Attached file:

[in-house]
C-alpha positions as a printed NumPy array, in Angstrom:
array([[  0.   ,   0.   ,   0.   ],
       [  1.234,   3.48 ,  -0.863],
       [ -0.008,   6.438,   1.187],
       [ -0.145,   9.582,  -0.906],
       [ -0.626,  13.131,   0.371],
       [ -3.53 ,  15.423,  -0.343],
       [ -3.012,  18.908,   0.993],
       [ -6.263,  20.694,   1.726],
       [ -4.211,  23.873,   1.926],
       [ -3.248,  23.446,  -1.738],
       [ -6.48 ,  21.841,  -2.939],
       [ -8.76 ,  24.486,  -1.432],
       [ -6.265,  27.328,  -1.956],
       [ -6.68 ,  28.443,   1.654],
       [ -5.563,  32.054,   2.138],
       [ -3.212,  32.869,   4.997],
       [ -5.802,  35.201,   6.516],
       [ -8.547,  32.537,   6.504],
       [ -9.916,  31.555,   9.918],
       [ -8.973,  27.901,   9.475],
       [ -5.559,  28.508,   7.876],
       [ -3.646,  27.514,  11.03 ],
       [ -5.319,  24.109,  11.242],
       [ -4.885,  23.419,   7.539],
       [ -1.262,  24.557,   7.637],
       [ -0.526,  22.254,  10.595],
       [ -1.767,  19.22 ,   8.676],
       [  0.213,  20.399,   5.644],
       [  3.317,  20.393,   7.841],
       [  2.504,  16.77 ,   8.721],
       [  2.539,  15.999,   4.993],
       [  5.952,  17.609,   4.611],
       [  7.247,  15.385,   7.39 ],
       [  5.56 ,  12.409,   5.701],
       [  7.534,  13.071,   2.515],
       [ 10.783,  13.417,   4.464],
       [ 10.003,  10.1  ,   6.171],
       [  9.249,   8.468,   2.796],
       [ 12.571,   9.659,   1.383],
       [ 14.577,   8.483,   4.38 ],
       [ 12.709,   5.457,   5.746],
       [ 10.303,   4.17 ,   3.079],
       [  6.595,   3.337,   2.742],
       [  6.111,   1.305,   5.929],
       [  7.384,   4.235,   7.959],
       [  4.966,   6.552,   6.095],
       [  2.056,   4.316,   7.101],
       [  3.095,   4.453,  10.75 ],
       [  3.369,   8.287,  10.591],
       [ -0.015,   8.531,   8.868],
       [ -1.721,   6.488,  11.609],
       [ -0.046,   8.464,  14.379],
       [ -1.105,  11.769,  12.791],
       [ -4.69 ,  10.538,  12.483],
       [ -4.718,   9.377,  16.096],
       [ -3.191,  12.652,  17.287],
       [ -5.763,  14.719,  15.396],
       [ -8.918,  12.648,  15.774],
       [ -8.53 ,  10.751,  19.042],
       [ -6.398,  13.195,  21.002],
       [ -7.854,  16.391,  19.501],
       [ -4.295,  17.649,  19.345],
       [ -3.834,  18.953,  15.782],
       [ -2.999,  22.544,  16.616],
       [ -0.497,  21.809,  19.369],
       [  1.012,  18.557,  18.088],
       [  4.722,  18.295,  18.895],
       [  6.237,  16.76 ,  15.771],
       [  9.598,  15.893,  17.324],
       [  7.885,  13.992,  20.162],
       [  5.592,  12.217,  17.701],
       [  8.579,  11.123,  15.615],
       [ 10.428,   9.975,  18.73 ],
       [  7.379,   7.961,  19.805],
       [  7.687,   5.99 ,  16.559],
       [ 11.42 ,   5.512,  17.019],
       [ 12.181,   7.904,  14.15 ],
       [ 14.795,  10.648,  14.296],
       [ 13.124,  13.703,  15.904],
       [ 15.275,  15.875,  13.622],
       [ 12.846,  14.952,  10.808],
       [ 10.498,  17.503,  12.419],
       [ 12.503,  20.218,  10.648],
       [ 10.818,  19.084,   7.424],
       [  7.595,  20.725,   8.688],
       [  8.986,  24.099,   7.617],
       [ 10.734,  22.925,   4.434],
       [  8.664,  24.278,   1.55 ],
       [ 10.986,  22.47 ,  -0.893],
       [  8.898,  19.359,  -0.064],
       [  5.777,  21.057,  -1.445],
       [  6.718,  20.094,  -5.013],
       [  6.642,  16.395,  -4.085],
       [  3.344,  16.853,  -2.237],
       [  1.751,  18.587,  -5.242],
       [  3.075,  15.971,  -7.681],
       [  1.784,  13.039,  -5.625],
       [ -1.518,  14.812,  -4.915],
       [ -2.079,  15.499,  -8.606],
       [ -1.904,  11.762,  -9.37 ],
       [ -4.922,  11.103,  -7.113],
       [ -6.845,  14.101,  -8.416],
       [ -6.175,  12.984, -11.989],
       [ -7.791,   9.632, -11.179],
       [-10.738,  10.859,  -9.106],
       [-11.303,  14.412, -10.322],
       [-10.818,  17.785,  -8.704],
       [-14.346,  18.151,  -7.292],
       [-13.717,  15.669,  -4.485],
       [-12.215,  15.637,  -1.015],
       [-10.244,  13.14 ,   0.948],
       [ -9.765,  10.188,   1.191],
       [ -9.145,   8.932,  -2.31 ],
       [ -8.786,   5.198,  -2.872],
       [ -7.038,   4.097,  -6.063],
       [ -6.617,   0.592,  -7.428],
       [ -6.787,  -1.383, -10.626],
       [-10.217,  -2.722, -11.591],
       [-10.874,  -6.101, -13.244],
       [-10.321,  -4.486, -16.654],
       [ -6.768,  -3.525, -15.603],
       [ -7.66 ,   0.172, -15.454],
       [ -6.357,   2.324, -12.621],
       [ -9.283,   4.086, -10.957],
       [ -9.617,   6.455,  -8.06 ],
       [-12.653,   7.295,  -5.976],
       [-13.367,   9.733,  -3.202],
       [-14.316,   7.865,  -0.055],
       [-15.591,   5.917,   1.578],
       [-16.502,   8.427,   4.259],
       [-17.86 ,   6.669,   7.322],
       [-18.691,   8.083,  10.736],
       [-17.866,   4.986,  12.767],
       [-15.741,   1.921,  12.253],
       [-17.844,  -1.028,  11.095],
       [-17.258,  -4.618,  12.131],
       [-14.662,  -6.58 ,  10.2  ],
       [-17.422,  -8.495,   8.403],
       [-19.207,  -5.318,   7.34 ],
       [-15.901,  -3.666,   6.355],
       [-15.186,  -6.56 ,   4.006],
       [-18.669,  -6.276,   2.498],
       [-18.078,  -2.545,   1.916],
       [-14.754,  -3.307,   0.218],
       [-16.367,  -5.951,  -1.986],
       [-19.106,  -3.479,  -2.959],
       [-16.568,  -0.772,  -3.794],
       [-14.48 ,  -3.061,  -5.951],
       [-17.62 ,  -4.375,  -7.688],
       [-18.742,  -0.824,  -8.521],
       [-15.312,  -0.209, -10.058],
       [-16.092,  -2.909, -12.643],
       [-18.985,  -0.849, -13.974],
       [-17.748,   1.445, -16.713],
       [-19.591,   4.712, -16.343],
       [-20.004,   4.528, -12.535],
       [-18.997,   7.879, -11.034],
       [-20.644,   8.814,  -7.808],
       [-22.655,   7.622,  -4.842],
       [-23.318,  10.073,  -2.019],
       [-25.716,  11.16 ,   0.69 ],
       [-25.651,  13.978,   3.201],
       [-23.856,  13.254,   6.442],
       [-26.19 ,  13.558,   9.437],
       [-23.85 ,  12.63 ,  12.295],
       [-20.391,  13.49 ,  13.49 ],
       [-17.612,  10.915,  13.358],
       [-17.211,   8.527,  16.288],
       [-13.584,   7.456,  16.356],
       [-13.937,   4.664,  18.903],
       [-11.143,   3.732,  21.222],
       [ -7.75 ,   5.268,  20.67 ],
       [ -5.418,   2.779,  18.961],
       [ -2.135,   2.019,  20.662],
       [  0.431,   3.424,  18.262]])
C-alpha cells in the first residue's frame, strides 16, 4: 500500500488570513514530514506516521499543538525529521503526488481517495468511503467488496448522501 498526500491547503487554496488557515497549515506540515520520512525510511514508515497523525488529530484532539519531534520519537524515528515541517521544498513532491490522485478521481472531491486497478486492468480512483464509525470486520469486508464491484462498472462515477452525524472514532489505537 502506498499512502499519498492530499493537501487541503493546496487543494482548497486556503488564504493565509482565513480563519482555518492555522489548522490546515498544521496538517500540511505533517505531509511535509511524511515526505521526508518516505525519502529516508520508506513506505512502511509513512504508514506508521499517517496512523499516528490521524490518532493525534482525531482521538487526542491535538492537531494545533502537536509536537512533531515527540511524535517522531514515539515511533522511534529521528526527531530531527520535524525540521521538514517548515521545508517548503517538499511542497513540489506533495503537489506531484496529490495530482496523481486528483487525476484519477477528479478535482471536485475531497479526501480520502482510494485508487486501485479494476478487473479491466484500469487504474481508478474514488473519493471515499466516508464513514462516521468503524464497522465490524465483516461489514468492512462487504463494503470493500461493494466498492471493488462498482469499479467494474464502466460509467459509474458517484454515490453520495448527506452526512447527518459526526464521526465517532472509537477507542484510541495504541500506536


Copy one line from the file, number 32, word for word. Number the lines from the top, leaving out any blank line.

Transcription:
       [  2.504,  16.77 ,   8.721],